Helmut* was one of my cancer patients. He also had a painful, nonvisual eye. The eye ended up giving him more trouble than the tumor and the owner elected to have it removed. She had it removed by a board-certified ophthalmologist (not at the hospital I work at, I hasten to add). There was a horrible mistake made. The normal, visual eye was removed and it wasn’t until after it was over that the veterinarian realized the mistake.
The client received a phone call during surgery to ask her what she wanted to do. She said to go ahead and remove the painful eye, because it was nonvisual anyway and it was affecting his quality of life. She then tried her best to rehabilitate her newly blind dog, but he didn’t adjust. He was almost deaf as well, and the acute and complete loss of his vision was too much for him. She euthanized him several weeks later, right after Christmas last year. This was and is a nightmare for all involved, especially for Helmut.
How could this happen? And, I am sure you are thinking. Who did this? Well, to answer the second question, it doesn’t matter and to answer the first, anyone could have made this mistake. It was human error. There is a culture of shame and blame in veterinary and human surgery that prevents us from talking about medical errors. It is so much easier to assign the blame to an individual, rather than a system or institution. Wrong site and wrong side surgeries happen in both veterinary and human surgery.
Could this have been prevented? Absolutely. Dr. Atul Gawande has worked with a team and the World Health Organization to develop an exquisitely simple system to prevent errors like this in human surgery, a surgical checklist.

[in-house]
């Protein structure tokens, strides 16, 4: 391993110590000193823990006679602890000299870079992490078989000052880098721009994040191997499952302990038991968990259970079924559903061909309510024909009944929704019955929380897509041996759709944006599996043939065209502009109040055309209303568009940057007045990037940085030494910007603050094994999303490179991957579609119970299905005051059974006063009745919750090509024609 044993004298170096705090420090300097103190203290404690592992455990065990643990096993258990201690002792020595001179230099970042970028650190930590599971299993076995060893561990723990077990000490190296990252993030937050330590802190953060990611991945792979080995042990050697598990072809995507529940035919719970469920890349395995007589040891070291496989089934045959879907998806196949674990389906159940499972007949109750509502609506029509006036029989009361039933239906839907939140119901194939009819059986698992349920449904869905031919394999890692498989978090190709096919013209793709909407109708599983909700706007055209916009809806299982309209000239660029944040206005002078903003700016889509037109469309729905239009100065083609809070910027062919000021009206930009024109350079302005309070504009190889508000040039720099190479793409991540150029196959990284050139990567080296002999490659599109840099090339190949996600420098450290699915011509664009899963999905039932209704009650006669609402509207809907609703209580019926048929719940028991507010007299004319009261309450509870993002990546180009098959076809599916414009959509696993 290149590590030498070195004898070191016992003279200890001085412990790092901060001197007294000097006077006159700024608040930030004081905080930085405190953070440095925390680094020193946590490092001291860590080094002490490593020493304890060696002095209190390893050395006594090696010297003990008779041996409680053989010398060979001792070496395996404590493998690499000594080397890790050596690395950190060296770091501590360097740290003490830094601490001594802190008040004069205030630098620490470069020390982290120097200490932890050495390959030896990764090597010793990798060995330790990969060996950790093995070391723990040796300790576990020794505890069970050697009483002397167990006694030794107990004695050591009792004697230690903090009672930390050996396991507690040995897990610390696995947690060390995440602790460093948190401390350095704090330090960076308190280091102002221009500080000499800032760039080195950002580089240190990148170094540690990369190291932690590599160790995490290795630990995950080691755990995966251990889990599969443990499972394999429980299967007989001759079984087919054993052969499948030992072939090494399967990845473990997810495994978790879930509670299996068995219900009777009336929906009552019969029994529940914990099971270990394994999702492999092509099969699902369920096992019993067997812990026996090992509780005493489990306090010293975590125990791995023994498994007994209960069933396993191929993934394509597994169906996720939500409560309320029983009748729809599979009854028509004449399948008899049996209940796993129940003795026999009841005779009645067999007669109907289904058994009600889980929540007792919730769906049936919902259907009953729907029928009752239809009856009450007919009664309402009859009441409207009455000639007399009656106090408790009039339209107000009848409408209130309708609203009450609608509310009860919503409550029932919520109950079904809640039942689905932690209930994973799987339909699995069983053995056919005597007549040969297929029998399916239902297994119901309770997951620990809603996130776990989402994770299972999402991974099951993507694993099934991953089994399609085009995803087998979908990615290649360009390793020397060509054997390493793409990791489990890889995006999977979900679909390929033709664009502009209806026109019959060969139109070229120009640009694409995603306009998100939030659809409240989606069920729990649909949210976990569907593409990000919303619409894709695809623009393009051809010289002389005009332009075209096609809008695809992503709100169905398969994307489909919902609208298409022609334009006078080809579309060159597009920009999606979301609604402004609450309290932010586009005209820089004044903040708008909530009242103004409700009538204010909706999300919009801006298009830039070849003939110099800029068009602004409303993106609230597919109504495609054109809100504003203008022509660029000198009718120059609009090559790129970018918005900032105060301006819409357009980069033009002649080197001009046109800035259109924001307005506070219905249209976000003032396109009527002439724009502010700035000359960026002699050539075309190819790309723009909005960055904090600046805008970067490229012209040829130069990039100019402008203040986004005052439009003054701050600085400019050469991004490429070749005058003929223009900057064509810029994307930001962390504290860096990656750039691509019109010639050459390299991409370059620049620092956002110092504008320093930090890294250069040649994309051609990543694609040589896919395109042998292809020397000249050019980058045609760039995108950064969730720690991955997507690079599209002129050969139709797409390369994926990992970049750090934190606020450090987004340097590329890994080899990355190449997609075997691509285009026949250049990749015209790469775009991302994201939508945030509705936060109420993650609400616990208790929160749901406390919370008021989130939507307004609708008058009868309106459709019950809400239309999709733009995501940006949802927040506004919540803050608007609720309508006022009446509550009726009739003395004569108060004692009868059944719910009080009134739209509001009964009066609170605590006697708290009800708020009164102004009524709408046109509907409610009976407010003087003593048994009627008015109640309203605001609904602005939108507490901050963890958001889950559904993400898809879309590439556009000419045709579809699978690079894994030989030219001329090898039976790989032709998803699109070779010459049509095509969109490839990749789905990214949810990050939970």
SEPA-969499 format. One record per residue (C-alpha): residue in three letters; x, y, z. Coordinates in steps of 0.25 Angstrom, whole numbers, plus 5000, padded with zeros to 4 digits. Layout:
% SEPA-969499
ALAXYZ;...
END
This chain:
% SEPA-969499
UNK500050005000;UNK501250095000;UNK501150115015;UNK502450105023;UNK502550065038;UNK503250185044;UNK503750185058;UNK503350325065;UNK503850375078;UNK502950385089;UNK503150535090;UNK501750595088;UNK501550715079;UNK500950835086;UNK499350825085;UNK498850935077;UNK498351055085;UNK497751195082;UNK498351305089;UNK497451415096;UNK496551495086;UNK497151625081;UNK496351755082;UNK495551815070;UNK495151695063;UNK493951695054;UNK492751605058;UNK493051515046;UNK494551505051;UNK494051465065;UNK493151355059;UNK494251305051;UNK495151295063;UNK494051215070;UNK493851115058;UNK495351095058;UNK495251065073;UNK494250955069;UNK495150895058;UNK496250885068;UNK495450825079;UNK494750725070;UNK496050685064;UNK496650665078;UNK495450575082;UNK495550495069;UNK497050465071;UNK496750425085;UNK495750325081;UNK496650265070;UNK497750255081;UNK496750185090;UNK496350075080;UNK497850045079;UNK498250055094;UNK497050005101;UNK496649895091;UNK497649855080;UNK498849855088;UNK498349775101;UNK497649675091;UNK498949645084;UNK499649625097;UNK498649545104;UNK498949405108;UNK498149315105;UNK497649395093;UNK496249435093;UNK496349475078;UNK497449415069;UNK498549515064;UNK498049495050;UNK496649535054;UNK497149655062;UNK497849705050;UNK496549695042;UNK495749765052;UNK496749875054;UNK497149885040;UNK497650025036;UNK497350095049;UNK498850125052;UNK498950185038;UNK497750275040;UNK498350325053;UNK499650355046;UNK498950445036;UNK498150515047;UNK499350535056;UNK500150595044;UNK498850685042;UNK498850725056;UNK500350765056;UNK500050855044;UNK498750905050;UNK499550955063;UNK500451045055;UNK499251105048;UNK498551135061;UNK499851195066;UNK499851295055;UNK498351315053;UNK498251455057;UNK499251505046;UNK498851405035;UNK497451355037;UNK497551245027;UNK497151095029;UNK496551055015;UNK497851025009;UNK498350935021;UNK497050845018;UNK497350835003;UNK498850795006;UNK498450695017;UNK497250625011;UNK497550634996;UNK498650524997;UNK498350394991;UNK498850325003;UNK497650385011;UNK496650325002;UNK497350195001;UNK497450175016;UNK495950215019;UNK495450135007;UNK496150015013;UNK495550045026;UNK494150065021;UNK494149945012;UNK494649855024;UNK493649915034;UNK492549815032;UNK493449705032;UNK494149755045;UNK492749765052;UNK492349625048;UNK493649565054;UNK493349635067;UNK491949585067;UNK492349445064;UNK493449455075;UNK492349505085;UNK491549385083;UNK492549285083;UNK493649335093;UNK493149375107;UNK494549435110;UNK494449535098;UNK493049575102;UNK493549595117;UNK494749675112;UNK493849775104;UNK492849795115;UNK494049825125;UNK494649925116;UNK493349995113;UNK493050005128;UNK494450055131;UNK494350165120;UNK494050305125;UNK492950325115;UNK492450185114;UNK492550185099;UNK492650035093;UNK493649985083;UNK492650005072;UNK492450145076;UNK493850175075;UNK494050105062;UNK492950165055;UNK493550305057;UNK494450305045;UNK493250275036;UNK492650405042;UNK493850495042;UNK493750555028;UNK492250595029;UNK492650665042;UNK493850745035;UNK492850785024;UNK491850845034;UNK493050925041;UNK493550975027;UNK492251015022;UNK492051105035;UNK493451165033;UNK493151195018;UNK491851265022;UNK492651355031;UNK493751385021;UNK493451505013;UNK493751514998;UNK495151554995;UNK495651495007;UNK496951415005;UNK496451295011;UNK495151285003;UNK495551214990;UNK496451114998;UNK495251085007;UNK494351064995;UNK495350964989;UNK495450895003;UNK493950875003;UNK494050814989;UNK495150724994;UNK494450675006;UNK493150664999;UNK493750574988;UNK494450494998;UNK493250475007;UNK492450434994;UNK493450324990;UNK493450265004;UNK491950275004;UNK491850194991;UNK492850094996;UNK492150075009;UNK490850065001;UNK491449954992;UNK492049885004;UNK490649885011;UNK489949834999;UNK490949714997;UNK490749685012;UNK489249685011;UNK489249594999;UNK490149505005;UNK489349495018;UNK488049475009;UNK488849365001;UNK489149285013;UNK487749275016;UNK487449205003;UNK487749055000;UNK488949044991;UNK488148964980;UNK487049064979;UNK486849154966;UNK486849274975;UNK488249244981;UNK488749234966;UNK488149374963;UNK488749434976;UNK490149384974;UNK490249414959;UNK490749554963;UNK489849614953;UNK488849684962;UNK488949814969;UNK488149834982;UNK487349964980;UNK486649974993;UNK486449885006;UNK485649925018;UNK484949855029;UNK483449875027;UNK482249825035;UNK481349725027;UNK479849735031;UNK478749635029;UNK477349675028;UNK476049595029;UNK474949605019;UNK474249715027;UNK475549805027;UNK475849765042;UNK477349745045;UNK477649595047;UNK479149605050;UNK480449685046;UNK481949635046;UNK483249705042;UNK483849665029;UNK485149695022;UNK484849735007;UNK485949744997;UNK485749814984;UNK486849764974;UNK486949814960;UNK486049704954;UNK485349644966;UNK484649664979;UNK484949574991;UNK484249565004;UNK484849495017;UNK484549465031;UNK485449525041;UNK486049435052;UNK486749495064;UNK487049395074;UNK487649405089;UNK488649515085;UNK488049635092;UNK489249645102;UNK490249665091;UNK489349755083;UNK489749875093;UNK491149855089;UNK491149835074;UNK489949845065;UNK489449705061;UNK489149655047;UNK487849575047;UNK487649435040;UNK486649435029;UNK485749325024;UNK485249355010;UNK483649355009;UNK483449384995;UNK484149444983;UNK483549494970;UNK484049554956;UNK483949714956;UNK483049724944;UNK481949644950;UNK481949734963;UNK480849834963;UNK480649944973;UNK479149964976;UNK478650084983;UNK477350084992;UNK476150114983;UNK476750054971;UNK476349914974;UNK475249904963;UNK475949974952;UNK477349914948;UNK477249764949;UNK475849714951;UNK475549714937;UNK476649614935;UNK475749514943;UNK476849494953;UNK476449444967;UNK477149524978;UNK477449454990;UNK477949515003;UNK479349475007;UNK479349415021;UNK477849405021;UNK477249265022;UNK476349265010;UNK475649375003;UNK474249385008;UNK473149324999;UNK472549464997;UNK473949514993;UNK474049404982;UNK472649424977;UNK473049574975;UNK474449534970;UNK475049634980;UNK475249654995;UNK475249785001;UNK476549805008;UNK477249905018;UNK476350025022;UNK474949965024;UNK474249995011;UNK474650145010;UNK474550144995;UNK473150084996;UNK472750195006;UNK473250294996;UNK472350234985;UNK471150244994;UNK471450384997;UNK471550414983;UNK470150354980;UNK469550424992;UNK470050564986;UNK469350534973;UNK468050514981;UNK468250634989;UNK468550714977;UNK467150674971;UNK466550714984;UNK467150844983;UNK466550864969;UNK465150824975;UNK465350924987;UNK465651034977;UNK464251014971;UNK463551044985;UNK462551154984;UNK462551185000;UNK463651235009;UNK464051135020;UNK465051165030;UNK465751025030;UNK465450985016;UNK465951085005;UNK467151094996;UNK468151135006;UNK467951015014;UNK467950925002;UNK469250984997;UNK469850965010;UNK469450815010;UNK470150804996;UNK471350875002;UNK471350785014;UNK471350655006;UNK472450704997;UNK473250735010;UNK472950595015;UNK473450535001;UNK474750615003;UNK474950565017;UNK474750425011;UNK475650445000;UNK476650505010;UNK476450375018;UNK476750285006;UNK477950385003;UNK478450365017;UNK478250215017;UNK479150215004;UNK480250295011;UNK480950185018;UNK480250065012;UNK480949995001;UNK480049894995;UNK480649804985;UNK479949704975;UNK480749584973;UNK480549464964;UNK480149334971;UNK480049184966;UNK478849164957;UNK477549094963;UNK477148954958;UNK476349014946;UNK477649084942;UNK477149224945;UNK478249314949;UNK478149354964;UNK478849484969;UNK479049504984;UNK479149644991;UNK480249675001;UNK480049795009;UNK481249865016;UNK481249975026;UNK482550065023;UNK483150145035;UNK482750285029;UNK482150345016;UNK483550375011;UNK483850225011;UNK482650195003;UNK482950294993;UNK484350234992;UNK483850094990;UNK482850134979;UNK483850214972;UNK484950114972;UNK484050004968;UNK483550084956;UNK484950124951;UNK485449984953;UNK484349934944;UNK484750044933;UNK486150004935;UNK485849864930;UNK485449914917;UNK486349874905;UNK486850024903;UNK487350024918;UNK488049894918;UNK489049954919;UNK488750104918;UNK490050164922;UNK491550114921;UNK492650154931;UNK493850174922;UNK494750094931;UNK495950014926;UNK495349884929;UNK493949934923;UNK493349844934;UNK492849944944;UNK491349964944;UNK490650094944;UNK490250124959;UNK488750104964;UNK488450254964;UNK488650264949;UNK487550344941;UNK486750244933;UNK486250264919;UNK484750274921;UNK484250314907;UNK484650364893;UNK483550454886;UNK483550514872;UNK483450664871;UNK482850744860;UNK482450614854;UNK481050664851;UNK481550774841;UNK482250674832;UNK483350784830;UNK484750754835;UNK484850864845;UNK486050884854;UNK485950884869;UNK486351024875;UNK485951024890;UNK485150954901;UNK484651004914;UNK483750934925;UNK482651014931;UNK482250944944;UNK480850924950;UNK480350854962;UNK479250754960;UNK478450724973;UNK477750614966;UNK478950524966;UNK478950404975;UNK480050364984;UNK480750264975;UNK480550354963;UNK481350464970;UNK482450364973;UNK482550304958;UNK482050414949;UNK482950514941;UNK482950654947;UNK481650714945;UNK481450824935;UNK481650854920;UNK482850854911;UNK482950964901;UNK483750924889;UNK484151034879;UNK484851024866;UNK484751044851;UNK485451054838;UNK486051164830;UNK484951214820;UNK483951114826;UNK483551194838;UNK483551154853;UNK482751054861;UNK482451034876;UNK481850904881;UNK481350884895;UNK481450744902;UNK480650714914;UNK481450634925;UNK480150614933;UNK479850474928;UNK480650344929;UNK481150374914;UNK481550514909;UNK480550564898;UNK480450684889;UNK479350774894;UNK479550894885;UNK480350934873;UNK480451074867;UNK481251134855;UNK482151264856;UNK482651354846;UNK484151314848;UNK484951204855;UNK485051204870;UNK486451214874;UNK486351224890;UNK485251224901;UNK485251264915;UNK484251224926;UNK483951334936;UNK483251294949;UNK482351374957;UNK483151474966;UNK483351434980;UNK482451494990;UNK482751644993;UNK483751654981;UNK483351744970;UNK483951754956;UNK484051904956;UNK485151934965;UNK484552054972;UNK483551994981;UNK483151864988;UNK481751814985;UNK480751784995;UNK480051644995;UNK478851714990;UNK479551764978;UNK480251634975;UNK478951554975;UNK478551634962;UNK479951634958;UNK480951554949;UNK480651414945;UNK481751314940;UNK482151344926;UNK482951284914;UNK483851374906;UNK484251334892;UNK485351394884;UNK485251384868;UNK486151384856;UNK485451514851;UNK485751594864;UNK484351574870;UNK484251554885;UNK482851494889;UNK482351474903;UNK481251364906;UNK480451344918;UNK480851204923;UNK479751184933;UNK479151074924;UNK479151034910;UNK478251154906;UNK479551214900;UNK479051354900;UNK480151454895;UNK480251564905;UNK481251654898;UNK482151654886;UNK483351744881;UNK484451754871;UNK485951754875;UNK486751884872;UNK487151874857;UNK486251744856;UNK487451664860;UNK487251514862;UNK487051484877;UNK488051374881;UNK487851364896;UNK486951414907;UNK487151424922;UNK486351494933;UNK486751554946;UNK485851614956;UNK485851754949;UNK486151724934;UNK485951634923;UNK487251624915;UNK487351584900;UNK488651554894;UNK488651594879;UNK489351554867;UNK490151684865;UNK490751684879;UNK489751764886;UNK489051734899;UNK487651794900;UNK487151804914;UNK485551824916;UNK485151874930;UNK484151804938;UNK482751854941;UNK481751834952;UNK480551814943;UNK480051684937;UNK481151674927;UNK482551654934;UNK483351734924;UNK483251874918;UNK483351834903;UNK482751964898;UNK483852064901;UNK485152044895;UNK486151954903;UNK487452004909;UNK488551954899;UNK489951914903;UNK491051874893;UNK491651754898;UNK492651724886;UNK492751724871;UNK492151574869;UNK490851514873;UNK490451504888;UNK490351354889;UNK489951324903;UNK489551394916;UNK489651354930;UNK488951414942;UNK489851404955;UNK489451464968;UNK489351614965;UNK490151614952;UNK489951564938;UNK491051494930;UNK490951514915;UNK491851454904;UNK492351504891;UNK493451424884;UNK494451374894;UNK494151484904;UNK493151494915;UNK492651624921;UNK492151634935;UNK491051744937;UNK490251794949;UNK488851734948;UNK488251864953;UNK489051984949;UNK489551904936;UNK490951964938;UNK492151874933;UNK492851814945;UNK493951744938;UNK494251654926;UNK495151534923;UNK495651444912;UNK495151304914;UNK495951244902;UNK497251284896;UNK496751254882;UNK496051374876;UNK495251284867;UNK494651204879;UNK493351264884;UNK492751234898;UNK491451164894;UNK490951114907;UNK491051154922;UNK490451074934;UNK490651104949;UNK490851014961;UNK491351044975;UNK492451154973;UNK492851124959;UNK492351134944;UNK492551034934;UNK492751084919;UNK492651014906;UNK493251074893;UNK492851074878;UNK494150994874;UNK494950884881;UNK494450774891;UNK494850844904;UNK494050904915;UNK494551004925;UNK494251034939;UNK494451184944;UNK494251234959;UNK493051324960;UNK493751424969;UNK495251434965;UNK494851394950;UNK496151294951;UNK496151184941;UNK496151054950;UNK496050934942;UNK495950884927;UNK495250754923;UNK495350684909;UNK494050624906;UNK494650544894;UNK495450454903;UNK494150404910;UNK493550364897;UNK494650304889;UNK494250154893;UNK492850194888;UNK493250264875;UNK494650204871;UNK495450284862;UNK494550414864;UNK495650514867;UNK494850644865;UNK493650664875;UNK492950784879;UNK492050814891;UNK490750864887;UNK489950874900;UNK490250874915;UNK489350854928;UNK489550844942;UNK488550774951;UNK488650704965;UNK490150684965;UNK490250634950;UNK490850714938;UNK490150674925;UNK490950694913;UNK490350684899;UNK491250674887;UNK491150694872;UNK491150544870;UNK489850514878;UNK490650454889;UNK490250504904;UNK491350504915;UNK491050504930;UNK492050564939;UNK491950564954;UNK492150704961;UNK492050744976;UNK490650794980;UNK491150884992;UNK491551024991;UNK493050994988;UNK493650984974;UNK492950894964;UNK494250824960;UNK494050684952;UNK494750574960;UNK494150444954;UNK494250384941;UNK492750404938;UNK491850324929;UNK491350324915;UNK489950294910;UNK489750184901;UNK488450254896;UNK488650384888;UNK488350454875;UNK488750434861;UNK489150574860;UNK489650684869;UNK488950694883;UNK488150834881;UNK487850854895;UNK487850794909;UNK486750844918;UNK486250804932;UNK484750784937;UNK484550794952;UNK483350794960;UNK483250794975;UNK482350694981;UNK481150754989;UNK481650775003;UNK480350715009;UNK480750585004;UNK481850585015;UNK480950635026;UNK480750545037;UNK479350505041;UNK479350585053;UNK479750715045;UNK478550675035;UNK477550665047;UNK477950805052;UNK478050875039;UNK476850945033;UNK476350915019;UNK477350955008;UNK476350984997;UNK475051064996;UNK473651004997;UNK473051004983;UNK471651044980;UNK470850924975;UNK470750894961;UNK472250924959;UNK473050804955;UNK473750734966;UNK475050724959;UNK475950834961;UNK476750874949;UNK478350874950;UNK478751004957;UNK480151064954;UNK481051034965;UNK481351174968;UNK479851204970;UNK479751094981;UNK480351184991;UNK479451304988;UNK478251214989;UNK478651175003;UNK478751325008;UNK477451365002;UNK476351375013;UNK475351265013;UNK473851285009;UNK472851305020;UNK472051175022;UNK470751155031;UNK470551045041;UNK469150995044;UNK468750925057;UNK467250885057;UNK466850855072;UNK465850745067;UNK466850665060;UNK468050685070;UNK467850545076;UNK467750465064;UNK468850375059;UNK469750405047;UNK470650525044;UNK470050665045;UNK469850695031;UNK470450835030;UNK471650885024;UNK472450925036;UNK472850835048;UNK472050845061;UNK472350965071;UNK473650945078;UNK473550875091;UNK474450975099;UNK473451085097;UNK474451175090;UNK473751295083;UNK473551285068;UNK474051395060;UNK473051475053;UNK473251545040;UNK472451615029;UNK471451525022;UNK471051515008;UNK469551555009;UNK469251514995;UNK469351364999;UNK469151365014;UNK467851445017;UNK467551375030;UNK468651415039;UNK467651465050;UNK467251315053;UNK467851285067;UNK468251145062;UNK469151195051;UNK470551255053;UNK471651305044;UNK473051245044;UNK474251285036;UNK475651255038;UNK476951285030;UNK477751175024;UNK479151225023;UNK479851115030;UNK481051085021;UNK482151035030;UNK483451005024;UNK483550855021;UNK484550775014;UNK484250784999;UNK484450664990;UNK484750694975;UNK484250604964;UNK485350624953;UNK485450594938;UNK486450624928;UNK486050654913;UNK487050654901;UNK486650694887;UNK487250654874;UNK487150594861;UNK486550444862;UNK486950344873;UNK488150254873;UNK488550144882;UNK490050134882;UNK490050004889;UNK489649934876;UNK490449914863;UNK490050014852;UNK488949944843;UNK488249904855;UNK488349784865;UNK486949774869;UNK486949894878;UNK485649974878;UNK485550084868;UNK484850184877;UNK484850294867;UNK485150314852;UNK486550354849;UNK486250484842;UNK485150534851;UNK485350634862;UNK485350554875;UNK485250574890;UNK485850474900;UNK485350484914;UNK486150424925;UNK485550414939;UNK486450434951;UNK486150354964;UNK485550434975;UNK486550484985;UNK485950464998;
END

Checklists are used extensively in the airline industry to guard against human error. They are new to human and veterinary medicine, which shocks most people in the airline industry. The checklist is there to ensure that the routine things that are easy to forget or miss are systematically communicated and verified. Confirming the patient’s identity and surgical site/side, ensuring that antibiotics were given in a timely fashion, ensuring that the team has discussed potential complications or steps that are not routine preoperatively, and counting instruments and sponges.
Dr. Gawande tested the surgical safety checklist and found a significant reduction in morbidity and mortality at six different hospitals in the developed and developing world. He wrote about the surgical checklist in his book, The Checklist Manifesto. (I highly recommend this book!) I started using a checklist as soon as I finished reading Atul Gawande’s book in 2010. Now I can’t imagine doing surgery without one.
The effect of the checklist is several-fold. It focuses and empowers the team, it allows for a double-check system, it is an efficient way to go over the critical information about a case in an organized fashion, it ensures that sponges and instruments are counted in and out, and it changes the work culture for the better. The medical term “retained” surgical instrument is an indication of the bizarre blaming culture in medicine. In this case, the abdomen is blamed for actively hiding the instrument inside, rather than the surgeon forgetting it in there.